To shape the world for the better : an analysis of metaphors in the speeches of Barack Obama
Barack Obama was elected the 44th president of the United States in probably one of the hardest periods for his country. The U.S. was fighting with one of the worst economic crises in its history and, additionally, waged two unpopular wars that had shattered its reputation as the moral champion of the democratic countries. Obama brought hope in the lives of many. He was a contrast to his predecessor, viz. George W. Bush Jr. He was eloquent, he inspired trust of American citizens and raised their hopes for the better future. It could be argued that Barack Obama was elected partly on the strength of his inspiring speeches. The thesis explores the topic of metaphors in Obama’s speeches and their possible ideological repercussions. The speeches from the period of Obama’s presidential campaign and the early period of his presidency have been analyzed. The topics of the speeches range from terrorism to nuclear power and other threats to the security of the U.S. The identification of metaphorical expressions in twelve texts was conducted using a method based on Metaphor Identification Procedure. Conceptual metaphors underlying the metaphorical expressions were identified and put into groups. The three most numerous groups were analyzed in the framework of Cognitive Metaphor Theory. The analysis showed that metaphors can be argued to be partly responsible for Obama’s image, as well as for his success in evoking feelings of comradeship between himself and his followers and trust in his politics. Moreover, it was observed that Obama used metaphors to convince his followers that despite the Iraq and Afghanistan wars and Guantanamo Bay detention camp America is still the moral leader of the world abiding by democratic rules.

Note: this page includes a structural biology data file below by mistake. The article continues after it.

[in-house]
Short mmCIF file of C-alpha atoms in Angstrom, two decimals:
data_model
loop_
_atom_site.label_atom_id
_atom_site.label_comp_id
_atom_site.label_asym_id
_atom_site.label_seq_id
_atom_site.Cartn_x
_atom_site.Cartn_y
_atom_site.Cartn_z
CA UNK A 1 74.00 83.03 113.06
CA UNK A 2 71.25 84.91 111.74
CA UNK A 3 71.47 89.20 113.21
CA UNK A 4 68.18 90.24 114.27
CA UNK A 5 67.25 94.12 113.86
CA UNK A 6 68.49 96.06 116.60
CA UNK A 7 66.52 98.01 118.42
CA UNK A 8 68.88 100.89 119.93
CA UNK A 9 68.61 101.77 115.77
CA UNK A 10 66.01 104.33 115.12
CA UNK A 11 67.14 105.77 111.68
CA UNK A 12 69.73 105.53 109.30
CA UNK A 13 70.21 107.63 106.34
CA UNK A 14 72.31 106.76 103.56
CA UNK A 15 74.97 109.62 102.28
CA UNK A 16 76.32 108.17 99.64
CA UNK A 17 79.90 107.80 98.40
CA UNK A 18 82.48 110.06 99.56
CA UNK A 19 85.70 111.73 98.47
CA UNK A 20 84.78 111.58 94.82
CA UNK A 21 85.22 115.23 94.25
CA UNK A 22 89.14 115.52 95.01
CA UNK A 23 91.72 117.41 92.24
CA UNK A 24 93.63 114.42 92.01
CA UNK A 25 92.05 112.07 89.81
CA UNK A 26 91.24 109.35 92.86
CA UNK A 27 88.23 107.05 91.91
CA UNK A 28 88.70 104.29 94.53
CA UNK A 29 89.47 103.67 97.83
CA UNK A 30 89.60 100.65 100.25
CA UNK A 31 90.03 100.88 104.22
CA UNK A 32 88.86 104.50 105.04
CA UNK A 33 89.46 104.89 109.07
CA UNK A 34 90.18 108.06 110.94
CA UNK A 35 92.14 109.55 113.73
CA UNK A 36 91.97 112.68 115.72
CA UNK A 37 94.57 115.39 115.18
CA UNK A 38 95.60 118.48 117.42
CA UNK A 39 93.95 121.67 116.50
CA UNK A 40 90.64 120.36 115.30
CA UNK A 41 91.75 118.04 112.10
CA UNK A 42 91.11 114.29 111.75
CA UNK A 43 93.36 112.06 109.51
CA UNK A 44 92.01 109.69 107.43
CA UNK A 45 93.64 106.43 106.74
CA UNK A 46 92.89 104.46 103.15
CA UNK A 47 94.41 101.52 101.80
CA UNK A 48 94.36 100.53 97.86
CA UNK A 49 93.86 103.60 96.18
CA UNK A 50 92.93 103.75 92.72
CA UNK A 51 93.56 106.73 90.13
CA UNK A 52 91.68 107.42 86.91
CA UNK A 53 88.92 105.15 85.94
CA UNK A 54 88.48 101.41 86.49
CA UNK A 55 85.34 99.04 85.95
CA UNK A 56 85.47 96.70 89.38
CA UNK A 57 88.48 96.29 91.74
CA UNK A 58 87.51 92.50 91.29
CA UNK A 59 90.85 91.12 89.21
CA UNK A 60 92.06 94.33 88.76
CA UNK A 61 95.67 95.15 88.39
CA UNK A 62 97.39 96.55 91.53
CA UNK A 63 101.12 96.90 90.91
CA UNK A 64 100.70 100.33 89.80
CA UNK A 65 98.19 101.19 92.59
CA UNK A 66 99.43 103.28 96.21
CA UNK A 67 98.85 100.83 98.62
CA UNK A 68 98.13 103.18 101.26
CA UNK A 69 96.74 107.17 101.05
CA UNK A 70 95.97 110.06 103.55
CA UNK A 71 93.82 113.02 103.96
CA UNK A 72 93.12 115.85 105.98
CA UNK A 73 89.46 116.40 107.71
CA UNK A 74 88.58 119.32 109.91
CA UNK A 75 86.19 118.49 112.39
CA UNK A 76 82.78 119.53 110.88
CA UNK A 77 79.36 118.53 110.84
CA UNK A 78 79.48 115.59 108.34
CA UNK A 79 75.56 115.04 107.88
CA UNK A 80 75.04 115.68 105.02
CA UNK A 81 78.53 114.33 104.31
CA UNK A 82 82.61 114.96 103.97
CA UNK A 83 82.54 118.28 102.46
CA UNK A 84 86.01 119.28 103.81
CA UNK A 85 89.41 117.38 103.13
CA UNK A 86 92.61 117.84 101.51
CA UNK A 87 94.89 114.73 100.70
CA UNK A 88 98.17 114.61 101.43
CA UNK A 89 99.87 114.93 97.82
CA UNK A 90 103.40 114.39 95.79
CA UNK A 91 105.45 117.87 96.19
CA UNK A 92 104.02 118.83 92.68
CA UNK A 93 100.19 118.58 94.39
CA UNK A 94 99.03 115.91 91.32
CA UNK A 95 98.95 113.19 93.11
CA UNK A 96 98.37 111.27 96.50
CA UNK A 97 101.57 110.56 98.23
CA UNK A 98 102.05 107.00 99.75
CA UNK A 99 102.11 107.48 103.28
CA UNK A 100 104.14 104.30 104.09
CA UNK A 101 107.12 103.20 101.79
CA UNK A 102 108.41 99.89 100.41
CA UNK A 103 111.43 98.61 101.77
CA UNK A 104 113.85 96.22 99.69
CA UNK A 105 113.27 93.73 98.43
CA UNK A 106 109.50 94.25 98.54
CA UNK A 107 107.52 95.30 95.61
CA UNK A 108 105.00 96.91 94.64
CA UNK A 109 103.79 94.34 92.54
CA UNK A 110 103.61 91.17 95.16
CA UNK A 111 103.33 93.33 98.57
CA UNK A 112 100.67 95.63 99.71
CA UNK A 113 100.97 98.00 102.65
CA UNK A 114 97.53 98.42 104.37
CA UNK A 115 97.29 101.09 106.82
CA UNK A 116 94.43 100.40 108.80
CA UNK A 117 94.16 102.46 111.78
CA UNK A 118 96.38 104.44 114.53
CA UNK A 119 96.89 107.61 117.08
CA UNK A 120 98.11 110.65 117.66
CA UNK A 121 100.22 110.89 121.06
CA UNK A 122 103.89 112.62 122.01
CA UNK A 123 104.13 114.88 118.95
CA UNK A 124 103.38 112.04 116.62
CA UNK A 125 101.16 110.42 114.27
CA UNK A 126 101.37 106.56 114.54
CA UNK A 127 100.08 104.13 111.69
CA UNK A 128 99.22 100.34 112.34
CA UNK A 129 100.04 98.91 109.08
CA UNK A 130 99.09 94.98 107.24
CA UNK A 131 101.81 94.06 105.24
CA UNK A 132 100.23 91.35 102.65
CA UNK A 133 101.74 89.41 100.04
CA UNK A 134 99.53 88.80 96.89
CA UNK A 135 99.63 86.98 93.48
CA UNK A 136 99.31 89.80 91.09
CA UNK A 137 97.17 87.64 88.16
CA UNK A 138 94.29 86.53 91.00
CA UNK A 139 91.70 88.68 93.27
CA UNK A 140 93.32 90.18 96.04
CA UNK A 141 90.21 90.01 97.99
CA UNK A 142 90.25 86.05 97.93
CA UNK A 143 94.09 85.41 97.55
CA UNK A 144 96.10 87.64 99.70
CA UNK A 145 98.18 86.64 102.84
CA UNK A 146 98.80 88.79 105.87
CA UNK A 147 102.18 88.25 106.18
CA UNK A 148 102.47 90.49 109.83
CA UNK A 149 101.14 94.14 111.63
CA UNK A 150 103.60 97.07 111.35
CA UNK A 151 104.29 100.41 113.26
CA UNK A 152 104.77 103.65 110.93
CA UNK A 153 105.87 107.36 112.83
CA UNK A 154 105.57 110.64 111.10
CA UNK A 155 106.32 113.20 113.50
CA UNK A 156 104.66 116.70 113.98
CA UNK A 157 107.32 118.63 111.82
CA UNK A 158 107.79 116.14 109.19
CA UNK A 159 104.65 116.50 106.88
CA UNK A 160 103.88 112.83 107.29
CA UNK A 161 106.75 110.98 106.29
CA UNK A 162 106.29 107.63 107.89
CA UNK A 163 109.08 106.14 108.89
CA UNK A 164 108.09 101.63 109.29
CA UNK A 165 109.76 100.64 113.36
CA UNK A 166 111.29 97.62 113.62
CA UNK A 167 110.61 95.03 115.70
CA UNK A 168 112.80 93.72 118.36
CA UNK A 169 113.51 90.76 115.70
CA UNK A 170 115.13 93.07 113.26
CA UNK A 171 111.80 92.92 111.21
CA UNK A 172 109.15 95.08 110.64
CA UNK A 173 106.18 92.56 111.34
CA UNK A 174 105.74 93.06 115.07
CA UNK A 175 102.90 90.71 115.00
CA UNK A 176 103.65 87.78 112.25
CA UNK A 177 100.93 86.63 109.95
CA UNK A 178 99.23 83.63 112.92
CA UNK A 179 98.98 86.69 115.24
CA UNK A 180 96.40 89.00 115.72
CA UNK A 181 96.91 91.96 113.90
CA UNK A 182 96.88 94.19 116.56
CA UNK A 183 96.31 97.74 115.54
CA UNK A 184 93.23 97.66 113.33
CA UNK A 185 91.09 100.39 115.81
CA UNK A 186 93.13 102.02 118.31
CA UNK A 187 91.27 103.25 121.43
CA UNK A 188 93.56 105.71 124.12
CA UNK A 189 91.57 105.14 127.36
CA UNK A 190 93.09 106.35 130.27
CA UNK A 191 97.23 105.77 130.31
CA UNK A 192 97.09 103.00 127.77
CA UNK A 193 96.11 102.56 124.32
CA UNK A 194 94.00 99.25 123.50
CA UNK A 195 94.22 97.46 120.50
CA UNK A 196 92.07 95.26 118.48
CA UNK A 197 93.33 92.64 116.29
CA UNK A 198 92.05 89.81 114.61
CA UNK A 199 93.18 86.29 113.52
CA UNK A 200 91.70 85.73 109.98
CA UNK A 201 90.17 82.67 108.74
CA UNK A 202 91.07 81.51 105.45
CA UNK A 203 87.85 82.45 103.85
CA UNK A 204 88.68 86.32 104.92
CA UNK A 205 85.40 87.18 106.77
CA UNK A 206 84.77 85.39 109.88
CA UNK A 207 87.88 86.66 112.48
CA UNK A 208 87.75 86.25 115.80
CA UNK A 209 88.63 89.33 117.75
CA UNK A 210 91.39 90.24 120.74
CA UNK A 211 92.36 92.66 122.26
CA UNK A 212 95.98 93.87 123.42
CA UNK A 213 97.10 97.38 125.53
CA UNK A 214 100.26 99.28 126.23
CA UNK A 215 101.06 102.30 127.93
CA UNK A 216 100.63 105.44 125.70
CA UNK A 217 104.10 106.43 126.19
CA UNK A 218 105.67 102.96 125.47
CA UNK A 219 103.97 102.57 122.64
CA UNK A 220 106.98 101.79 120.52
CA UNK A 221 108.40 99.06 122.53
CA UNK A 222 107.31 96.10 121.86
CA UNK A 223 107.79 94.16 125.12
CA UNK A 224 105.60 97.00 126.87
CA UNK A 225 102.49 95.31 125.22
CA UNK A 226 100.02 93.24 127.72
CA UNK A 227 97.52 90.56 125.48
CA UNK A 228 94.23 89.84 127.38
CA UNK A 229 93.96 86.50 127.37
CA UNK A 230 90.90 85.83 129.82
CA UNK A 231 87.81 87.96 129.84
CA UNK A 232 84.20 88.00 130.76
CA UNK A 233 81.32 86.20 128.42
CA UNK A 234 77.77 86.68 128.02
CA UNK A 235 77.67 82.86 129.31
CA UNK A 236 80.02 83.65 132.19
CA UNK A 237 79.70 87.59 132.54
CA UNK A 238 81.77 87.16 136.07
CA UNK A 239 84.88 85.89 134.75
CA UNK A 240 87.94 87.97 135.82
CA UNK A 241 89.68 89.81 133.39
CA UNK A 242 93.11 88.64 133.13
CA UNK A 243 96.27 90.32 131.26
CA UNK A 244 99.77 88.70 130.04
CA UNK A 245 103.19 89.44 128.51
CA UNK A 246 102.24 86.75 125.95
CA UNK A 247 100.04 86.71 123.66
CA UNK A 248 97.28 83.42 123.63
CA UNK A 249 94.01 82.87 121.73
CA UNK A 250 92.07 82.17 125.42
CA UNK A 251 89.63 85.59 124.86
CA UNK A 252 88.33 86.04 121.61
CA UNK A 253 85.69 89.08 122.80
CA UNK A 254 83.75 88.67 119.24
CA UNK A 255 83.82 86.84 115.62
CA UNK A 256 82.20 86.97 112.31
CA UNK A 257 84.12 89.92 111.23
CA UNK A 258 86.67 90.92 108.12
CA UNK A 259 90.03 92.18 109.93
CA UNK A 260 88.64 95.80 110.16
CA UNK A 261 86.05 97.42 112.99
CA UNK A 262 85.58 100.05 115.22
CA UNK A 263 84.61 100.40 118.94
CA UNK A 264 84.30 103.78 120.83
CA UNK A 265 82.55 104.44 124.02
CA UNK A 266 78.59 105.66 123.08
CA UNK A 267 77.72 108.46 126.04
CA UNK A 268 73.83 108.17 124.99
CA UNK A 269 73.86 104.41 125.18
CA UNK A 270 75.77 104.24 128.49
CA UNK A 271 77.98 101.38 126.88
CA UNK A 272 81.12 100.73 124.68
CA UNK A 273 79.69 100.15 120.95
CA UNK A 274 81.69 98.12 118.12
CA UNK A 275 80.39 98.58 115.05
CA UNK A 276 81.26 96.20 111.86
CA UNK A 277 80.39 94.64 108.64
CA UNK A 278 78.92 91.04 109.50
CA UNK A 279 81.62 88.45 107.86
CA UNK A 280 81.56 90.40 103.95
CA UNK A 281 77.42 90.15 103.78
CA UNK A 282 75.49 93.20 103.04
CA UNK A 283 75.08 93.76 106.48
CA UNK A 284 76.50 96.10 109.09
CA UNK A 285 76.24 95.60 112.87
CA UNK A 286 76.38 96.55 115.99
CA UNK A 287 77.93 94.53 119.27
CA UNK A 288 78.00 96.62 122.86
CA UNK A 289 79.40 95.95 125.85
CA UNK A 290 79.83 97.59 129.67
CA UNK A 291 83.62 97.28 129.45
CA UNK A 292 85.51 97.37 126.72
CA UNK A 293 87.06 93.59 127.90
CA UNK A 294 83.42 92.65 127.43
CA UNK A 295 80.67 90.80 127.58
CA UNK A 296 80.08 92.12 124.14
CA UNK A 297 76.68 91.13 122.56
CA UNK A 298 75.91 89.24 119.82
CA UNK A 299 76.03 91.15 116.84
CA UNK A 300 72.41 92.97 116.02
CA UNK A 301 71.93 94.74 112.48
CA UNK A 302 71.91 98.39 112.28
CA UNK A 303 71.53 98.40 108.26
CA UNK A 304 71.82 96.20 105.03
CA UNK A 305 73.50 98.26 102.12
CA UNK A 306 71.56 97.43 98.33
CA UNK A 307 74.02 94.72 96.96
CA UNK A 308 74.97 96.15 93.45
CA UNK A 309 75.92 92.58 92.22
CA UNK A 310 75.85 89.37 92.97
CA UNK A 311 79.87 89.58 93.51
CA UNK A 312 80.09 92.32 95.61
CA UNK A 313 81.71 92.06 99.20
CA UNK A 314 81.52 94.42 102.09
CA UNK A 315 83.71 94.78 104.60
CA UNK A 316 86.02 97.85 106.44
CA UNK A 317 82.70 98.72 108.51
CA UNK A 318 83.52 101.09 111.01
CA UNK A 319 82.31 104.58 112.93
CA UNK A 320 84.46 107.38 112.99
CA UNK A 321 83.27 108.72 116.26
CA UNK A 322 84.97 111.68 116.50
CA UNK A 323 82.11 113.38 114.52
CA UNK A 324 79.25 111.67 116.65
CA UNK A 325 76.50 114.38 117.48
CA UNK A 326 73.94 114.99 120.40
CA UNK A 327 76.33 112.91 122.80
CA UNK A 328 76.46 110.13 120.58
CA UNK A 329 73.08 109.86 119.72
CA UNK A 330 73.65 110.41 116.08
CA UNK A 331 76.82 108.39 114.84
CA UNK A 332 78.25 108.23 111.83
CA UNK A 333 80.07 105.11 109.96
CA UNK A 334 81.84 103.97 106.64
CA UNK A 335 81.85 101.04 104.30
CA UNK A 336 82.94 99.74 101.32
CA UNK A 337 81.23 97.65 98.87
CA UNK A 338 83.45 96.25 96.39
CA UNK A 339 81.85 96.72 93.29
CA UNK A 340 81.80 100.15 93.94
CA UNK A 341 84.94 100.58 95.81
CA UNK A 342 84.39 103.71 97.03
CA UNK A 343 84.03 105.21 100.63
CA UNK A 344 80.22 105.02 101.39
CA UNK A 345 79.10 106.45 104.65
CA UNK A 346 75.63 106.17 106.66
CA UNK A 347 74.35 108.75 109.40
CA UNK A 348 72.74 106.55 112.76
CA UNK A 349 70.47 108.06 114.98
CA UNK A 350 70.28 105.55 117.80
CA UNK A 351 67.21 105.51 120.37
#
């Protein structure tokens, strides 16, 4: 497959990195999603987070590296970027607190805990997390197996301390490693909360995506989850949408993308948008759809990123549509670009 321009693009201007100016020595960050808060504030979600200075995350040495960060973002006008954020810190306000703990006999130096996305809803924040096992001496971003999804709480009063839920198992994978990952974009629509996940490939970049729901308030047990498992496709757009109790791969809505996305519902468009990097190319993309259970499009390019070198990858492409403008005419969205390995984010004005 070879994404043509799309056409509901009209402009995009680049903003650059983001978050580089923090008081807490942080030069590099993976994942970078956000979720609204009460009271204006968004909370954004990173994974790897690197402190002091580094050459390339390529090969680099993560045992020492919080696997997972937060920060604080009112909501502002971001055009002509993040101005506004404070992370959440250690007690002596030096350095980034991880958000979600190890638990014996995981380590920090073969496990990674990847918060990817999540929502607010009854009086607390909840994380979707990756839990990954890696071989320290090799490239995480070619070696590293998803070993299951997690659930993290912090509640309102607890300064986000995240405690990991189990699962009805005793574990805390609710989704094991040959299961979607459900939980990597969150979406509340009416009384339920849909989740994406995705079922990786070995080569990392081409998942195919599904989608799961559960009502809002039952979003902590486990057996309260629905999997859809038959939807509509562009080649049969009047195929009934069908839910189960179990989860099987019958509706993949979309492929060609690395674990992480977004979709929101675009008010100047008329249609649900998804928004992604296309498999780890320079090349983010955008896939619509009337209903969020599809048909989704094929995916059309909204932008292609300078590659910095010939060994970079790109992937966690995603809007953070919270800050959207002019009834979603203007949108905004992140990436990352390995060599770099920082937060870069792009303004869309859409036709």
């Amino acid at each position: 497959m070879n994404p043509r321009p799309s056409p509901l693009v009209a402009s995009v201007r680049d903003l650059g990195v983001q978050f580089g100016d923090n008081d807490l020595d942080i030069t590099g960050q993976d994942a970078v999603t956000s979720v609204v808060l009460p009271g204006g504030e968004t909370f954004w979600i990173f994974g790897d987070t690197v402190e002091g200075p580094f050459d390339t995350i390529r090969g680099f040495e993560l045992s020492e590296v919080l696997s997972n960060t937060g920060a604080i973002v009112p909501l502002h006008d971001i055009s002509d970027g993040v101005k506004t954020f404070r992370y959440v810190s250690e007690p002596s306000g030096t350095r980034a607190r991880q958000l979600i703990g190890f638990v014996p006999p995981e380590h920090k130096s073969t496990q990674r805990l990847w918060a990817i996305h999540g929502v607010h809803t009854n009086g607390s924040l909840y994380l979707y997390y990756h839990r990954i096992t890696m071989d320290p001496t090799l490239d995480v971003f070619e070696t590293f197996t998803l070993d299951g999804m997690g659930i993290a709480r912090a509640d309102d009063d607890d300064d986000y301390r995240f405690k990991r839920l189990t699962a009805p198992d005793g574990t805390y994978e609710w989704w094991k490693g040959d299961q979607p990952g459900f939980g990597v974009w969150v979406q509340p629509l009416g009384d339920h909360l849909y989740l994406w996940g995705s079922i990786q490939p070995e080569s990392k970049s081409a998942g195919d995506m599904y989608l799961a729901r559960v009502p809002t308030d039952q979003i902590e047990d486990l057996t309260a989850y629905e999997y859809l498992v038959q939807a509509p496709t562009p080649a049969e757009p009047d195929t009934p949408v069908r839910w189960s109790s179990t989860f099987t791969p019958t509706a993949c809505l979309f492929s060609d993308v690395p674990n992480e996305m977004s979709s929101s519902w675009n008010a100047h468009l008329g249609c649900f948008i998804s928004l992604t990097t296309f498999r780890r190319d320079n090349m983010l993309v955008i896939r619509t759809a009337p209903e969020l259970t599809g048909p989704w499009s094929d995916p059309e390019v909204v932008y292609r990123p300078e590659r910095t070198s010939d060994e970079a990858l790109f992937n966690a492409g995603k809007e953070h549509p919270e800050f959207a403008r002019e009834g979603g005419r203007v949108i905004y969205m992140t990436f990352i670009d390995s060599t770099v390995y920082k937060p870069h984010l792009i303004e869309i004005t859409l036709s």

ForlagUniversitetet i Tromsø
University of Tromsø
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